If I had only time to read one of the two books set in this time period, it would be Donald Smith’s “Constable’s Tale.” The protagonist in this tale is also a lawman, the constable of Craven County, North Carolina, Harry Woodyard. A family friend, Comet Elijah, an elderly American Indian wiseman, is accused of savagely killing a farm family on the edge of New Bern, North Carolina, and Harry is obliged to take him into custody. He can’t believe his friend, Elijah, could kill a family in cold blood, and he finds a Masonic emblem pin at the crime scene that might indicate someone else visited the farm family and could have been responsible. Harry goes on a lengthy quest to find the owner of the pin. His travels take him to Williamsburg, Annapolis, Philadelphia and points north into Canada, where Harry gets mixed up with the seige on Quebec, British and French double-agent, and several encounters with an old flame. The ending was a surprise I did not see coming.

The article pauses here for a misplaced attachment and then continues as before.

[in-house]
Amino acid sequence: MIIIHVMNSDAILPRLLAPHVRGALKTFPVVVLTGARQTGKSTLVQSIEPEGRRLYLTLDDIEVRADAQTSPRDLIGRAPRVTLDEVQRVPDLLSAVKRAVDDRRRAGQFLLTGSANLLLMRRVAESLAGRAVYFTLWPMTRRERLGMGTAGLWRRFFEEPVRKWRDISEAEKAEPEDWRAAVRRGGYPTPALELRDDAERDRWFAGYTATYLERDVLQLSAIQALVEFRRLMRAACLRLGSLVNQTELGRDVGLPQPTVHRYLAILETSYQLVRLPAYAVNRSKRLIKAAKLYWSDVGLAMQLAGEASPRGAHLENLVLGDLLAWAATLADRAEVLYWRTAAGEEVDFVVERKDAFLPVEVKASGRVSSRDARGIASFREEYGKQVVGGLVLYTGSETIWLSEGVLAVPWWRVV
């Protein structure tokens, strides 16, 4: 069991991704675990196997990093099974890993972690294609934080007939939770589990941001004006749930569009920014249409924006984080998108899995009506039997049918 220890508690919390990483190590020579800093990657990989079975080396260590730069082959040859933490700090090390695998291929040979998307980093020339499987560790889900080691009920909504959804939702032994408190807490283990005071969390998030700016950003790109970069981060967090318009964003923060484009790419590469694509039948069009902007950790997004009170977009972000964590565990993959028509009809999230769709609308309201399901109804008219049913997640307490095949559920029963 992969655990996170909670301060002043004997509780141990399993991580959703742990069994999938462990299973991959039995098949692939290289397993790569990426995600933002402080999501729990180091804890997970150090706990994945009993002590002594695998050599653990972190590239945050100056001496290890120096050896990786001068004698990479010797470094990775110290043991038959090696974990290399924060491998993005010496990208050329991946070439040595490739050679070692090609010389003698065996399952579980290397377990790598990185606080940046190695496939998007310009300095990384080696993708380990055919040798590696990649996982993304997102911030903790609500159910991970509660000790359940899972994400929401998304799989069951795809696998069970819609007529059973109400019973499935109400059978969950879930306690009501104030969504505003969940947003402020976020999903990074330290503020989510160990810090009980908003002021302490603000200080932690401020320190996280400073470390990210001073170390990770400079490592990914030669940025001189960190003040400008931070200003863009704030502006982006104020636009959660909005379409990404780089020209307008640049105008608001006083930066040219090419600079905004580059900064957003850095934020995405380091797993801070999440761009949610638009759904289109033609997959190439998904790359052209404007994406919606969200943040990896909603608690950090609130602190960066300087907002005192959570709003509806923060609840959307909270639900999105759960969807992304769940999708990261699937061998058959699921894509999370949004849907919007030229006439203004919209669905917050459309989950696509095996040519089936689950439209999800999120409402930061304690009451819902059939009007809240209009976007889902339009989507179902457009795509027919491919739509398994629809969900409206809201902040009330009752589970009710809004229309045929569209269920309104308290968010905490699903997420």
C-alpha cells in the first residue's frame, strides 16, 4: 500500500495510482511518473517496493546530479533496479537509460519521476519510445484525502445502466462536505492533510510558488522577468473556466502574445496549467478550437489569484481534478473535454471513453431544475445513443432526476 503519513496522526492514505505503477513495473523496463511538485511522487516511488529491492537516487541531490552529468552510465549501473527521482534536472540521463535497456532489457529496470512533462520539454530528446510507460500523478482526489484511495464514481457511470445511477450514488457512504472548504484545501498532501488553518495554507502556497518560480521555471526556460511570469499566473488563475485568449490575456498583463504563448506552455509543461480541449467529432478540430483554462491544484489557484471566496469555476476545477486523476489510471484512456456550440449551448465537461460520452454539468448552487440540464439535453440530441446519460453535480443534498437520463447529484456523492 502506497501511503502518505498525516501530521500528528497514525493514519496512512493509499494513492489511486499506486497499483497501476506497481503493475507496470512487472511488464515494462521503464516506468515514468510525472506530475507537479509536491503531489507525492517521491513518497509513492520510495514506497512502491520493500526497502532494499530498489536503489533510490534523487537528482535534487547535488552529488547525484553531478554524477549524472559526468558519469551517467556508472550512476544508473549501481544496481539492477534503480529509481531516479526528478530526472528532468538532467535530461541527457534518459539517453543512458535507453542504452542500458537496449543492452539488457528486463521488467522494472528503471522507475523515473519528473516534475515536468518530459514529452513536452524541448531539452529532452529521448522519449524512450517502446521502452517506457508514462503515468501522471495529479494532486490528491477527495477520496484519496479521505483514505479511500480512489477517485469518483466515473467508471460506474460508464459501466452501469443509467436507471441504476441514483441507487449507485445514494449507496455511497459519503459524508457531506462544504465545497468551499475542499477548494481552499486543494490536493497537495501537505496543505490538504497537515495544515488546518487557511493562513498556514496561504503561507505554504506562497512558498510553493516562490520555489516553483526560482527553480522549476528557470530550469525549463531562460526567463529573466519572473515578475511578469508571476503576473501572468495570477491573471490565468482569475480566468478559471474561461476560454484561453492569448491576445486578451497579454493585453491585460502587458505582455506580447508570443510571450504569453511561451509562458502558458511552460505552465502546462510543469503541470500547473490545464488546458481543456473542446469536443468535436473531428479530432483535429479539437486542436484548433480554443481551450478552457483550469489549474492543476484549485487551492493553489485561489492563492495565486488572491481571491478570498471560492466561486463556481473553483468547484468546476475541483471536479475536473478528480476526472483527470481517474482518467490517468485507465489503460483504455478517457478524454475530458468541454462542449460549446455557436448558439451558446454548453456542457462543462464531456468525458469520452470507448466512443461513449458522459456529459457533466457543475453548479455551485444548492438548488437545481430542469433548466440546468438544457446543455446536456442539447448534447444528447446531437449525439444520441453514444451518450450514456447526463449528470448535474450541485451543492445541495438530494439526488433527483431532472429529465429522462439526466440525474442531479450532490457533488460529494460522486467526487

“The Constable’s Tale” as an exciting read from start to finish and I had a hard time putting it down until I was finished. It is supenseful and provides insight into a violent and formative time in American history. “The Constable’s Tale” is highly recommended.
(“The Constable’s Tale” was reviewed from a provided copy.
“The Charlemagne Connection” is the second in Cartmel’s Commander Charlemagne Truchaud series set in the Cote de Nuits region of Burgundy, France. The second book picks up just months after the last book’s action.
A young German who spends a season in the vineyards of the Truchaud’s LaForge neighbors disappears without a trace. No one thinks anything about it until the RV park where the young man’s camper has been sitting abandoned asks the gendarmerie of Nuits-St-Georges to investigate. That leads to a visit from the German man’s sister and her best friend from Chemnitz, Germany. Truchaud finds an excuse to recall his trusty team member from Paris, Sergeant Natalie Dutoit, because she speaks and understands German better than anyone locally and can communicate with the two German girls. The return of Natalie rekindles the love interest that Truchaud feels and continually tries to hide. Truchaud’s extended absense from the Paris Division of the National Police also seems to be placing his long term prospects as a commander in that force in jeapardy. His divisional commander formally lends him out to the local gendarmerie seeing as how the person Truchaud killed in the last book was the crooked local police chief.